A Lesson in Self-Care
Trigger warning: passing mention of eating disorders/body dysmorphia
Tuesday night my roommate found me like this: no pants, kneeling in front of our porcelain god, dried charcoal on my lips, and half digested chana masala in the bowl, clouding my reflection.
A typical Saturday night? Nope, try again. (But wait, you say! You noticed that I started the last paragraph with Tuesday. Yes, yes, nicely done.)
Yeah, so basically I had my head in the toilet because of an 8 hour stress-induced migraine. Two kinda screwed-up things happened after I threw up:
- I weighed myself (which is a whole other aspect of screwed-up beauty ideal tangent that is not relevant to this post, ahem.)
- I went back to my computer and attempted to keep working on a major deadline for work.
Just a moment. WHAT?! Thankfully, my roommate stepped in and told me the obvious, which was I needed to take care of myself/get better and not make myself sicker by trying to do more work.
The end of the story is happier than the beginning: I called in a sick day the next day, and spent the day sleeping and drinking water and when 5:00 rolled around, I felt much more human.
This entire episode felt like a wake-up call, and I actually sat down and wrote out a “self-care” schedule that set boundaries for my day work (9-5 Mon-Thurs) and set aside time for each day for working out, making art, cooking/eating healthy food, and calling far-away friends and family (all activities that had slowly disappeared as I started putting work ahead of other activities – even art!)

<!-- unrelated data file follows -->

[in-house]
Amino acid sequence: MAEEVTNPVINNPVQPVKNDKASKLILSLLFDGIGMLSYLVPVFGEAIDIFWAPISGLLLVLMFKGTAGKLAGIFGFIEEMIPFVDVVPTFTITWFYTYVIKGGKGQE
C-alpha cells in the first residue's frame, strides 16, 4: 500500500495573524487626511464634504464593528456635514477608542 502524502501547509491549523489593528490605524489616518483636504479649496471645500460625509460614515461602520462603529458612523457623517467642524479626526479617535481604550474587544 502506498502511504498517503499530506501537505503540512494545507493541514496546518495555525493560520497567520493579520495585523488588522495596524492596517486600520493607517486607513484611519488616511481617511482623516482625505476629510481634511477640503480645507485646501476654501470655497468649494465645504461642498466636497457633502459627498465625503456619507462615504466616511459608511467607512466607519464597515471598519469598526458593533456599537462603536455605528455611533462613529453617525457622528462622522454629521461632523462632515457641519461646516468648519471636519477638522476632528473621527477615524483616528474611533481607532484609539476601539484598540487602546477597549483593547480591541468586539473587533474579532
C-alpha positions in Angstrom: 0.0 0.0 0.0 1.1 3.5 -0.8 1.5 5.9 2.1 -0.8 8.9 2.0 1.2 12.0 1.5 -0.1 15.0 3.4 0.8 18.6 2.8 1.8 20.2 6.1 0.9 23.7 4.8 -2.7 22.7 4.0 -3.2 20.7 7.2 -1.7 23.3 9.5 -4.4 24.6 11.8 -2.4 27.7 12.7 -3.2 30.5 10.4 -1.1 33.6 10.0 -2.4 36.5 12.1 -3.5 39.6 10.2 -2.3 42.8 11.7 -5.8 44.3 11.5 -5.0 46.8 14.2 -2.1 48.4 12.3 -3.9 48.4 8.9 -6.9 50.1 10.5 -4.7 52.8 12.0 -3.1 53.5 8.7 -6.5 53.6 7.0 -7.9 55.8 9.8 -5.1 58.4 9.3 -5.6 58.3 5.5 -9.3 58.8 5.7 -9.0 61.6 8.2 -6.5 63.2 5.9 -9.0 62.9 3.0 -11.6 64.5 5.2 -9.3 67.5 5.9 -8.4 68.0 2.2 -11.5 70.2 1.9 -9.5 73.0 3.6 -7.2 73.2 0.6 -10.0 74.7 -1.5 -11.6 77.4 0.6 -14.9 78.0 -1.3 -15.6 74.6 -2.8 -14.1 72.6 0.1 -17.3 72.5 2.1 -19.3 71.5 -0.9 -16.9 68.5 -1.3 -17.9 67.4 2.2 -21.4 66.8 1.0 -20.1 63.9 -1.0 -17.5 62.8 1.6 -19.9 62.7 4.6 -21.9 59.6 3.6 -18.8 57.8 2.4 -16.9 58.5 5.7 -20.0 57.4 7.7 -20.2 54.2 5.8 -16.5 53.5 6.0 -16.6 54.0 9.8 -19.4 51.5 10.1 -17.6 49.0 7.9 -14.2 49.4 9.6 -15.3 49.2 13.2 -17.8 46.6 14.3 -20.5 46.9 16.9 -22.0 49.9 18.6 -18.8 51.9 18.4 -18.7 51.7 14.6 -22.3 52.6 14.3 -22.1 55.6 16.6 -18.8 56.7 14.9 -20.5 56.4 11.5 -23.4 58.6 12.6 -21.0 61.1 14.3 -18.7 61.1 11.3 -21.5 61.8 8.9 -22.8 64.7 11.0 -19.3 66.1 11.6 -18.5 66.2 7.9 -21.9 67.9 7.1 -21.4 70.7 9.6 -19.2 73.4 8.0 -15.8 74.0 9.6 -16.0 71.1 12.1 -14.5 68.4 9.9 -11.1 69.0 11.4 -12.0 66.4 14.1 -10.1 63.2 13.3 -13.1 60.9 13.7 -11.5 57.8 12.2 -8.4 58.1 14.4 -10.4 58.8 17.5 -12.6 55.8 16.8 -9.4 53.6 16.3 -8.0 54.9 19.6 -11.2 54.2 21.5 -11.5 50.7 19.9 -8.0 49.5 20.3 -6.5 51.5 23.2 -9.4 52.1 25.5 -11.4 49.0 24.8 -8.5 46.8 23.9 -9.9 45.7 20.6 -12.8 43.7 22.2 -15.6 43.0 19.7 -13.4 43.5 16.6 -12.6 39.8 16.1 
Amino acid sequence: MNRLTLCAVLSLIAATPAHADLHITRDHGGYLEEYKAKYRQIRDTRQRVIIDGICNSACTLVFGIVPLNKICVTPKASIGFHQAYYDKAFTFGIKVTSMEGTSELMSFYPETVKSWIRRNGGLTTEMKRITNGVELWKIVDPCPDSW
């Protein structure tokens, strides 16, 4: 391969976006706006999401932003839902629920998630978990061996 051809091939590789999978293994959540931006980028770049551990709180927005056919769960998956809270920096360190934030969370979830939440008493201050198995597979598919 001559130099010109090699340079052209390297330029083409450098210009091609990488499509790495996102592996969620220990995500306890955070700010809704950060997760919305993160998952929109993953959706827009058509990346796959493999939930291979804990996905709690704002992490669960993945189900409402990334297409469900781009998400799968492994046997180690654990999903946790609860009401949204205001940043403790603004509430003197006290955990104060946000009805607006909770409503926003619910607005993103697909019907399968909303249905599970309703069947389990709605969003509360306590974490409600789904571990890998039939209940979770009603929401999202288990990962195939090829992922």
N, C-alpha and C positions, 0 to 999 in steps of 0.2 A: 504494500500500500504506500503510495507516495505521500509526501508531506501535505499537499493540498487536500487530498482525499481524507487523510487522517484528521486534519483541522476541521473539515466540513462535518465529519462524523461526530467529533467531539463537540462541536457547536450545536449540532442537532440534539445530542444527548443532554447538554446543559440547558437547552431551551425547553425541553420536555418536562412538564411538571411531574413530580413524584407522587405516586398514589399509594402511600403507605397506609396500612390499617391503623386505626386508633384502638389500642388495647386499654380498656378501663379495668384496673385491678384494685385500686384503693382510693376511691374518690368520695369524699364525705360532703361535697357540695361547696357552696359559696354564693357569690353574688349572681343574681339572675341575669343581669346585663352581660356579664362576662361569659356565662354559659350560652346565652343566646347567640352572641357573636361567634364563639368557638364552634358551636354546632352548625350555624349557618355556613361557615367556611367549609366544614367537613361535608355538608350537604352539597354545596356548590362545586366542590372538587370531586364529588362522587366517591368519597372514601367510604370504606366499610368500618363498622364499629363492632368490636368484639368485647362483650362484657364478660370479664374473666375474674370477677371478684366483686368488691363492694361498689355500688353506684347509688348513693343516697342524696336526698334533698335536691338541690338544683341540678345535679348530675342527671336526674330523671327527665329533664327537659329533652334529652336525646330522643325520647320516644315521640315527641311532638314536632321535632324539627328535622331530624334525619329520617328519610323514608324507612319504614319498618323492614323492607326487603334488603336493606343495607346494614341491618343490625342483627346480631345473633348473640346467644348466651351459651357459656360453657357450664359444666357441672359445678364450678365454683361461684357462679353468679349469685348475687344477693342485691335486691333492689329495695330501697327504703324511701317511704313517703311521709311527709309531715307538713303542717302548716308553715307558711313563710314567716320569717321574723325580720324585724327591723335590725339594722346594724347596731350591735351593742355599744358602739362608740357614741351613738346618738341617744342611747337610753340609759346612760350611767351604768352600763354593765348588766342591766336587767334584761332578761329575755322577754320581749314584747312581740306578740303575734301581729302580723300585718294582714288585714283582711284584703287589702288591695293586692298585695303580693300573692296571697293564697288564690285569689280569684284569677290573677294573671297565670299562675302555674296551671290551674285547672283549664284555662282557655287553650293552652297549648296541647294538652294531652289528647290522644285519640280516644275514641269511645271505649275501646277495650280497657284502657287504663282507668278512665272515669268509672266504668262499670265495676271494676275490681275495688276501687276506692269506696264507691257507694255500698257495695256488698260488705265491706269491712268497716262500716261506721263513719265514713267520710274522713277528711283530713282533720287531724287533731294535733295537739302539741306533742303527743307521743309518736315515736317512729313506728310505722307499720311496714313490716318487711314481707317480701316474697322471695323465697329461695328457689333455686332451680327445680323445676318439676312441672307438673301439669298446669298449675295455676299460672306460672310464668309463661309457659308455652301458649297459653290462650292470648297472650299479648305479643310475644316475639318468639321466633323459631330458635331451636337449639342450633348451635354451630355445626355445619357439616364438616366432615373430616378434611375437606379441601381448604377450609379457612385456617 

Exhibit A: Drawing/sketching. I realized I need to set aside some time every day to draw or carve wood, make any kind of art, to feel whole.
Questions/thoughts I’m still pondering:
- How does perfectionism evolve into self-harm? Is it just a slippery slope? Why do I feel like I’m only doing a good job if I’m working myself past the point of being sick?
- Is self-care even possible for ALL workers in a capitalist economy/society?
- I do think that self-care is not a possibility for the majority of minimum-wage jobs, especially jobs that involve manual labor. I am privileged to work somewhere where my co-workers value my whole being. At the same time, why doesn’t every job view self-care as a necessity? (This line of thought/questioning makes me think a lot about the lack of self-care culture/mental healthcare services at Oberlin (and most US colleges? Not sure, as I haven’t experienced being a student at other institutions.)
- I’m also reminded of one of the first essays in bell hooks’ collection of essays, Teaching to Transgress, which suggests that if teachers aren’t self-actualized, holistic beings that care about their own well-being, they can’t be good teachers to their students! Makes me think of trauma stewardship: the realization that if you aren’t taking care of yourself, you can’t take care of other people.